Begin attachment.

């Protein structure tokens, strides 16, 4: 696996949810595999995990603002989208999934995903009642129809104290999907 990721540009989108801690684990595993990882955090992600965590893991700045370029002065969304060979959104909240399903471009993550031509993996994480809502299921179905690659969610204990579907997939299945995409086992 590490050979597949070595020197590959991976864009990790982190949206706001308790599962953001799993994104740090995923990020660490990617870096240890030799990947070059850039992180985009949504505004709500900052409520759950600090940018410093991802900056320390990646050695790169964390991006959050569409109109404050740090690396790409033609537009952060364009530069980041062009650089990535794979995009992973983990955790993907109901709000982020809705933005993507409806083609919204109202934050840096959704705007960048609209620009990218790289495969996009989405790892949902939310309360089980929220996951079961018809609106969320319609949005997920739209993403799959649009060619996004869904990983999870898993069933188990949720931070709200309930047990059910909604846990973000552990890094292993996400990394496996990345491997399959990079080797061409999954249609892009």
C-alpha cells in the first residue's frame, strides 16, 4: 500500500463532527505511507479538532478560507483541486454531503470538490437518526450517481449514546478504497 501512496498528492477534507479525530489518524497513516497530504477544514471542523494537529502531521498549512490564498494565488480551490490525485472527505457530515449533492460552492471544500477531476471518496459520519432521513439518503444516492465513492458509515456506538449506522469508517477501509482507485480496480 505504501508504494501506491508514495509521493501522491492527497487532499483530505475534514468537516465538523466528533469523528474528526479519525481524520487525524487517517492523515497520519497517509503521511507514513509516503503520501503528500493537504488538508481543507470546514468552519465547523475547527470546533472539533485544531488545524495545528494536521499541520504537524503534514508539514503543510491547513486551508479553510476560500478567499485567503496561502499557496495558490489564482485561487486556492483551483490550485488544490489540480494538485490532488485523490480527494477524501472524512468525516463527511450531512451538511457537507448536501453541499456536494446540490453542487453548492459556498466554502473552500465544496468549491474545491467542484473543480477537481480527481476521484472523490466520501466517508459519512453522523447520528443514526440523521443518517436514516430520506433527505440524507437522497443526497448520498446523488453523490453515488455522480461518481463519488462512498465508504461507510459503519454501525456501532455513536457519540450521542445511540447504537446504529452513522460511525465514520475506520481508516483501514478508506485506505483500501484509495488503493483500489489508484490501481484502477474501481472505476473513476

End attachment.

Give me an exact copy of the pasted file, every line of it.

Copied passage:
């Protein structure tokens, strides 16, 4: 696996949810595999995990603002989208999934995903009642129809104290999907 990721540009989108801690684990595993990882955090992600965590893991700045370029002065969304060979959104909240399903471009993550031509993996994480809502299921179905690659969610204990579907997939299945995409086992 590490050979597949070595020197590959991976864009990790982190949206706001308790599962953001799993994104740090995923990020660490990617870096240890030799990947070059850039992180985009949504505004709500900052409520759950600090940018410093991802900056320390990646050695790169964390991006959050569409109109404050740090690396790409033609537009952060364009530069980041062009650089990535794979995009992973983990955790993907109901709000982020809705933005993507409806083609919204109202934050840096959704705007960048609209620009990218790289495969996009989405790892949902939310309360089980929220996951079961018809609106969320319609949005997920739209993403799959649009060619996004869904990983999870898993069933188990949720931070709200309930047990059910909604846990973000552990890094292993996400990394496996990345491997399959990079080797061409999954249609892009």
C-alpha cells in the first residue's frame, strides 16, 4: 500500500463532527505511507479538532478560507483541486454531503470538490437518526450517481449514546478504497 501512496498528492477534507479525530489518524497513516497530504477544514471542523494537529502531521498549512490564498494565488480551490490525485472527505457530515449533492460552492471544500477531476471518496459520519432521513439518503444516492465513492458509515456506538449506522469508517477501509482507485480496480 505504501508504494501506491508514495509521493501522491492527497487532499483530505475534514468537516465538523466528533469523528474528526479519525481524520487525524487517517492523515497520519497517509503521511507514513509516503503520501503528500493537504488538508481543507470546514468552519465547523475547527470546533472539533485544531488545524495545528494536521499541520504537524503534514508539514503543510491547513486551508479553510476560500478567499485567503496561502499557496495558490489564482485561487486556492483551483490550485488544490489540480494538485490532488485523490480527494477524501472524512468525516463527511450531512451538511457537507448536501453541499456536494446540490453542487453548492459556498466554502473552500465544496468549491474545491467542484473543480477537481480527481476521484472523490466520501466517508459519512453522523447520528443514526440523521443518517436514516430520506433527505440524507437522497443526497448520498446523488453523490453515488455522480461518481463519488462512498465508504461507510459503519454501525456501532455513536457519540450521542445511540447504537446504529452513522460511525465514520475506520481508516483501514478508506485506505483500501484509495488503493483500489489508484490501481484502477474501481472505476473513476